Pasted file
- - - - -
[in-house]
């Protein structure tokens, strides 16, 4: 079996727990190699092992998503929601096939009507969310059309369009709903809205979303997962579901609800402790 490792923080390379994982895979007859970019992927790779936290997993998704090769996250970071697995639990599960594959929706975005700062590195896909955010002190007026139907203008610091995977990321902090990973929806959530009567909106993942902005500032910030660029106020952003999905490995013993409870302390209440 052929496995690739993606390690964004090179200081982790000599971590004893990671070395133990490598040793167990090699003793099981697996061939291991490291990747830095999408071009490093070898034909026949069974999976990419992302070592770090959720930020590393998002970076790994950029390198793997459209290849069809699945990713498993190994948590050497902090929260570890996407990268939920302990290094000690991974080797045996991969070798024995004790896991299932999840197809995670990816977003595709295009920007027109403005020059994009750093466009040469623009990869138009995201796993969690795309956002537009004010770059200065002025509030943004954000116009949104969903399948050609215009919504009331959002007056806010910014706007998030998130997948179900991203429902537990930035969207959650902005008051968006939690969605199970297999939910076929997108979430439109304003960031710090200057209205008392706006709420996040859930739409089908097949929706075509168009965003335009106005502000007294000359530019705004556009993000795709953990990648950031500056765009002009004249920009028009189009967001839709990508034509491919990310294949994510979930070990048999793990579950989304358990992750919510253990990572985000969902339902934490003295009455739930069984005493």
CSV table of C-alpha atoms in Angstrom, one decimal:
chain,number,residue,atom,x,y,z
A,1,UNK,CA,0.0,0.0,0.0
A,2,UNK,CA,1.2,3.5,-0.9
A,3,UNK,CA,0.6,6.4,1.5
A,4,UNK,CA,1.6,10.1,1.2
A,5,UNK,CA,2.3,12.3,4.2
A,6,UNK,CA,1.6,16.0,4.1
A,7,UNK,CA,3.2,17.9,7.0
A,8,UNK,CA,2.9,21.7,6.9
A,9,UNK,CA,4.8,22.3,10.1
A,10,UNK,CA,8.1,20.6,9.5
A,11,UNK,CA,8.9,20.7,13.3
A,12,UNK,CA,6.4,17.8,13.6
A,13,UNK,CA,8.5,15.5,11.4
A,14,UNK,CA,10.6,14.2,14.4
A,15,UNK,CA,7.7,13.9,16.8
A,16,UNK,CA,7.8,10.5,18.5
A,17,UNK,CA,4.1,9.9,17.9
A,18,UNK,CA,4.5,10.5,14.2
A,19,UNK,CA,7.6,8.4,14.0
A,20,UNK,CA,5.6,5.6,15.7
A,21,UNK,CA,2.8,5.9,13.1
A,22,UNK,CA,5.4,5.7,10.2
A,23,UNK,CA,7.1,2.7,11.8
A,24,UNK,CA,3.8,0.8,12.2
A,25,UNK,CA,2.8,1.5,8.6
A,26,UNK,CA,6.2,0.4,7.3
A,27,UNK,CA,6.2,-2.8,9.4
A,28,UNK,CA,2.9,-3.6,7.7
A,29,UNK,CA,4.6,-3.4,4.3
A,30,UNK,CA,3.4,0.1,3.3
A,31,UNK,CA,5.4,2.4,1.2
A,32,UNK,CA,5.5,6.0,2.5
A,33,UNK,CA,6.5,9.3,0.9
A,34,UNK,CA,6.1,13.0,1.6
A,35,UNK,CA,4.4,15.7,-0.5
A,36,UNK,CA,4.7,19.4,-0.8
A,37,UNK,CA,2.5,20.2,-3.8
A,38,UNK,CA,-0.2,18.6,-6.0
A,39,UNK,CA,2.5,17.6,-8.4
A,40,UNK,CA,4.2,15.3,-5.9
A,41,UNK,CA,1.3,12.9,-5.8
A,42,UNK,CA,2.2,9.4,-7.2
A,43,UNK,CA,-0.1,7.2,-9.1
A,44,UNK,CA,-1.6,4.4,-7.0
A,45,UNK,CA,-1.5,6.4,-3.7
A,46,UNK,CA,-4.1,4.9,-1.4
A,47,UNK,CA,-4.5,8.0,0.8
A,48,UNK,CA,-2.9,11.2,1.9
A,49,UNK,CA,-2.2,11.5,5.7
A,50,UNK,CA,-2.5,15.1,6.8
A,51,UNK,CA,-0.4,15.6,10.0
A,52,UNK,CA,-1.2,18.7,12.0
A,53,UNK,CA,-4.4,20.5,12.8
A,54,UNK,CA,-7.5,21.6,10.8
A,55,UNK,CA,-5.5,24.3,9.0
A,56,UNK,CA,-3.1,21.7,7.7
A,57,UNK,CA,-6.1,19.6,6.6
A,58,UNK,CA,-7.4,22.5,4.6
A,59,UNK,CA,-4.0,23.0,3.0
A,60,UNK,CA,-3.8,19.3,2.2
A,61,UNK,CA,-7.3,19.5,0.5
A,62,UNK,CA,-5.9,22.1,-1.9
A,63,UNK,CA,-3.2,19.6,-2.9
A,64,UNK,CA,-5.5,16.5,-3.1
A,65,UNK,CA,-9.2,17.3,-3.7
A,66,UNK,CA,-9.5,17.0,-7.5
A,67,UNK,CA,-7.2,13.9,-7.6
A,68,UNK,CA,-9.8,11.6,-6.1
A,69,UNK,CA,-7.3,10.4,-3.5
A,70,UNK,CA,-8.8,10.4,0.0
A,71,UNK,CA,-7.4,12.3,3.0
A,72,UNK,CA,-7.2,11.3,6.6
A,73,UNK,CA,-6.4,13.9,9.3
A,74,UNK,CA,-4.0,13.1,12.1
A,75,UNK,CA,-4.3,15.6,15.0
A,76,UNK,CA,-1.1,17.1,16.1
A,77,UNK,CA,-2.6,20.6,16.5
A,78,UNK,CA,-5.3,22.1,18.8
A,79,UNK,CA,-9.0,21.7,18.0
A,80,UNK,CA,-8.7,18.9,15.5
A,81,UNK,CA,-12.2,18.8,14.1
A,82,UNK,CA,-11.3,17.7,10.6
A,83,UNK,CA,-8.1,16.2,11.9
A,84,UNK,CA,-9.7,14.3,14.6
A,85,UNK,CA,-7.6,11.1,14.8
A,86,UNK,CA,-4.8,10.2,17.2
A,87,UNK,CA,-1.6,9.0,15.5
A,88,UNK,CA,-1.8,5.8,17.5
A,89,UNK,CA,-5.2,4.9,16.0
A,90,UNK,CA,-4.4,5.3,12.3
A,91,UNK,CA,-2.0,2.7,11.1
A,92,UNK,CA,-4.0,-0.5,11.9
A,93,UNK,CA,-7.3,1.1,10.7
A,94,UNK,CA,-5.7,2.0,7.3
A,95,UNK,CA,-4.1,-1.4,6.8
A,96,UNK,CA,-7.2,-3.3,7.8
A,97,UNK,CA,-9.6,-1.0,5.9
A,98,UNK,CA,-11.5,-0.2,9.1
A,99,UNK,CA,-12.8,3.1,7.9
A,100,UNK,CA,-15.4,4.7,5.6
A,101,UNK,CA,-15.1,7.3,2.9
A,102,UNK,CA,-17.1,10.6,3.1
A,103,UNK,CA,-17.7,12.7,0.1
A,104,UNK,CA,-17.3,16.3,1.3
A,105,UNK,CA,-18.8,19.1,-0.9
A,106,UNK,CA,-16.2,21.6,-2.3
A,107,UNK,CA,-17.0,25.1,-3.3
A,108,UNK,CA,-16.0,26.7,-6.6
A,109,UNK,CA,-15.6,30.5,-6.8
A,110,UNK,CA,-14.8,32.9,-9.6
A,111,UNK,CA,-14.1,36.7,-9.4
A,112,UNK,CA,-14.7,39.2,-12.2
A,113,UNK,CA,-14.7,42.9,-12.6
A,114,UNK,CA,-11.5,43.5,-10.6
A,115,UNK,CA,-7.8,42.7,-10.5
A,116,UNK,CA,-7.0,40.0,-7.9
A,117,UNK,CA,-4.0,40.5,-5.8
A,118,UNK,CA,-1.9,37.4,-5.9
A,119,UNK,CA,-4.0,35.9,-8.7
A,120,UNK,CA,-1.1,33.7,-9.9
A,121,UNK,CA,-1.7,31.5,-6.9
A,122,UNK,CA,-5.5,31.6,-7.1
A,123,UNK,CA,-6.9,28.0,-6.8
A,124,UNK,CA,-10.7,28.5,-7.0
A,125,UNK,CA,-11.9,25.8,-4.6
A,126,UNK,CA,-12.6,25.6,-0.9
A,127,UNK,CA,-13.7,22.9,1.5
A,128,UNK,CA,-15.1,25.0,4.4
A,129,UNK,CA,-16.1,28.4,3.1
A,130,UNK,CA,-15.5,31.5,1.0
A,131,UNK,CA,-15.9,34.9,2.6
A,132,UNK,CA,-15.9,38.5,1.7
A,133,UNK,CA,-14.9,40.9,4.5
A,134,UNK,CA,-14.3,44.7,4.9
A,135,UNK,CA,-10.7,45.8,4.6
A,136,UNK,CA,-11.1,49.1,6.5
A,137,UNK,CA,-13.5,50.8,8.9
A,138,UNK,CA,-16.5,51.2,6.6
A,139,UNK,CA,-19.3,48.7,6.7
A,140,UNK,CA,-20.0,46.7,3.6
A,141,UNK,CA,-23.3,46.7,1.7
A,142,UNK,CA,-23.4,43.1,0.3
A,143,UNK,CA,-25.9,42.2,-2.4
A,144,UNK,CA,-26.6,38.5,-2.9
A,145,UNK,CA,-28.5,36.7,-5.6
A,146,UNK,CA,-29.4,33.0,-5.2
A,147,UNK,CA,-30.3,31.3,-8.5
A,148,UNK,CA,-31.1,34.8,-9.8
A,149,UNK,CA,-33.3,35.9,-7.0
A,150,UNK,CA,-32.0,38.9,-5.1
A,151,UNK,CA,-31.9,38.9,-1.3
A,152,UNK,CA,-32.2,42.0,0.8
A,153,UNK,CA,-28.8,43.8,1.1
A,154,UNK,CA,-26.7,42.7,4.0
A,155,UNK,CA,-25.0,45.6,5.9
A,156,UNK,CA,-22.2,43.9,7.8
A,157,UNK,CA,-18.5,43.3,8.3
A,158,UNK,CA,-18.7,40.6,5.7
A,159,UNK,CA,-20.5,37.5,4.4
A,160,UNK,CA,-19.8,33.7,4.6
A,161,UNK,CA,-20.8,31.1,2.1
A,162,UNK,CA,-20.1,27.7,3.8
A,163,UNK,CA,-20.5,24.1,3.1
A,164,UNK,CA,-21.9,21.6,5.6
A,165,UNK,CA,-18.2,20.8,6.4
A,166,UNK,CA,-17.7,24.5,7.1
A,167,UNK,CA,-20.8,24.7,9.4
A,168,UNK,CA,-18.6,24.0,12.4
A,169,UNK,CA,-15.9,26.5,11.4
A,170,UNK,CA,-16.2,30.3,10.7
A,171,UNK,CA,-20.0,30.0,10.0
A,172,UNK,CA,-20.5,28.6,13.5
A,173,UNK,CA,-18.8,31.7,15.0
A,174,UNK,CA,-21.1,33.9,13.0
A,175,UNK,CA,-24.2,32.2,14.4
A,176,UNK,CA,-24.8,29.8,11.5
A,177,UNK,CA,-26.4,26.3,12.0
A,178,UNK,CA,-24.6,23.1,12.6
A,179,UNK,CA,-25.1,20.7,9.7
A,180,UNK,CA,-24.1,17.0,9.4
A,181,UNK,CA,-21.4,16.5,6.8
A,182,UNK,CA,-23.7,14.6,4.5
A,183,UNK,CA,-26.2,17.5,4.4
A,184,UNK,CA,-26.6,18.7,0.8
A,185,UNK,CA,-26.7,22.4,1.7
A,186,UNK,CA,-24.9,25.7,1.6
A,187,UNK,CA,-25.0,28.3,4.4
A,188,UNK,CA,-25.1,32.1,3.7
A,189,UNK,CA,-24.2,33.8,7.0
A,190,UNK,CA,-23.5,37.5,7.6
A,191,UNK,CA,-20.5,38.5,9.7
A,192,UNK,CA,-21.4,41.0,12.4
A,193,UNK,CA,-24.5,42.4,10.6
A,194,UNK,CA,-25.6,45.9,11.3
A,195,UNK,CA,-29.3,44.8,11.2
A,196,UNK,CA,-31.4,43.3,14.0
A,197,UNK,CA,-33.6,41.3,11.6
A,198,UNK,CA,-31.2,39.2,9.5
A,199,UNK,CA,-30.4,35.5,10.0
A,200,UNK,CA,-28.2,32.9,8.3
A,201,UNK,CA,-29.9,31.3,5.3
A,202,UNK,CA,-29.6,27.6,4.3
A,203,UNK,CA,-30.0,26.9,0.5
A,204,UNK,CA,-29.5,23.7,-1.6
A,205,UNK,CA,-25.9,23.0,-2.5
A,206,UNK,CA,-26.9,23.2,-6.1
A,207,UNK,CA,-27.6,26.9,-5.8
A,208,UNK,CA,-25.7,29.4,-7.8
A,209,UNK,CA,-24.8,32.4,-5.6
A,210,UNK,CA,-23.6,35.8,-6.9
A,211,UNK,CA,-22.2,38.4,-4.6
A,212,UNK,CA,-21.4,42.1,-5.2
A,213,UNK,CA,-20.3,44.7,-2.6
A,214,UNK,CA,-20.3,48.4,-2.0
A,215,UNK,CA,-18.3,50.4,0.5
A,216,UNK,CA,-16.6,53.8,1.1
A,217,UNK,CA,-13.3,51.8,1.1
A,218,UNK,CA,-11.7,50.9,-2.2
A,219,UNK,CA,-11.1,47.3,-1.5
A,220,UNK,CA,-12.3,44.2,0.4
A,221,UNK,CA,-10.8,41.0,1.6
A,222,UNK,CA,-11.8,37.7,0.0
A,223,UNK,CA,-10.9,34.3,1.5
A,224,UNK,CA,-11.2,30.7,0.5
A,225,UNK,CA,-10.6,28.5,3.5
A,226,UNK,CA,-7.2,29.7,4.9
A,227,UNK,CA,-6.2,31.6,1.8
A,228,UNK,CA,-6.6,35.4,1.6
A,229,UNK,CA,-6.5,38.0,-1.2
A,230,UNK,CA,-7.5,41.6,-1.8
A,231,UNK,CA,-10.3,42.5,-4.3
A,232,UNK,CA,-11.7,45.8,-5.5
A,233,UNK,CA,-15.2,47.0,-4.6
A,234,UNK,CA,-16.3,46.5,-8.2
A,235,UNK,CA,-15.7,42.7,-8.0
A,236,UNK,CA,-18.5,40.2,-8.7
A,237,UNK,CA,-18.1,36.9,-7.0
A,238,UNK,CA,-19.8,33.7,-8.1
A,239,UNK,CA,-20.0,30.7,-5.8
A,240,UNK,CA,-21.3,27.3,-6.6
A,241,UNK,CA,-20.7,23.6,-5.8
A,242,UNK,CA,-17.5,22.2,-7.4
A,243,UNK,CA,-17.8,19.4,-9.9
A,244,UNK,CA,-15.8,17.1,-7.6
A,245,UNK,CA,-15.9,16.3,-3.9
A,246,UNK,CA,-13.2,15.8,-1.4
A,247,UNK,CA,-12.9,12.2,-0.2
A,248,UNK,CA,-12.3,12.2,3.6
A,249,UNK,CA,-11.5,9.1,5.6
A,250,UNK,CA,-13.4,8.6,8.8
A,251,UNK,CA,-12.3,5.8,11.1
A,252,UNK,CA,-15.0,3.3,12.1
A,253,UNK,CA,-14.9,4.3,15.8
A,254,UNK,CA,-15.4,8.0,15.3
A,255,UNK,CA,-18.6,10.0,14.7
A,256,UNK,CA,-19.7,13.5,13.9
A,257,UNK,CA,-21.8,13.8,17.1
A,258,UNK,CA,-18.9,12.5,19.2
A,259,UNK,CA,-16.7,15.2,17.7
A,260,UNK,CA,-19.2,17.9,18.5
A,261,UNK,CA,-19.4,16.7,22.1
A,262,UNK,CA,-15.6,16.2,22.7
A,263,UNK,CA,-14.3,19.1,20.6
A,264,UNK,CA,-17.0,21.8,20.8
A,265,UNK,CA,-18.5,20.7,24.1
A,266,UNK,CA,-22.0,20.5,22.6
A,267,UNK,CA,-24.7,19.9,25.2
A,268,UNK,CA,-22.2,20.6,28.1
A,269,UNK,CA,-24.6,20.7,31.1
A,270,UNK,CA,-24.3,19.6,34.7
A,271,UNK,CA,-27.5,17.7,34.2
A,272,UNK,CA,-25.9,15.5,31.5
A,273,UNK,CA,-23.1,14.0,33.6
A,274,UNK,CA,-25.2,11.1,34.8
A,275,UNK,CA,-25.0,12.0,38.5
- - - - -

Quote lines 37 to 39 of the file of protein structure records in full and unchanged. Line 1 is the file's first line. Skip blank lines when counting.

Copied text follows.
A,33,UNK,CA,6.5,9.3,0.9
A,34,UNK,CA,6.1,13.0,1.6
A,35,UNK,CA,4.4,15.7,-0.5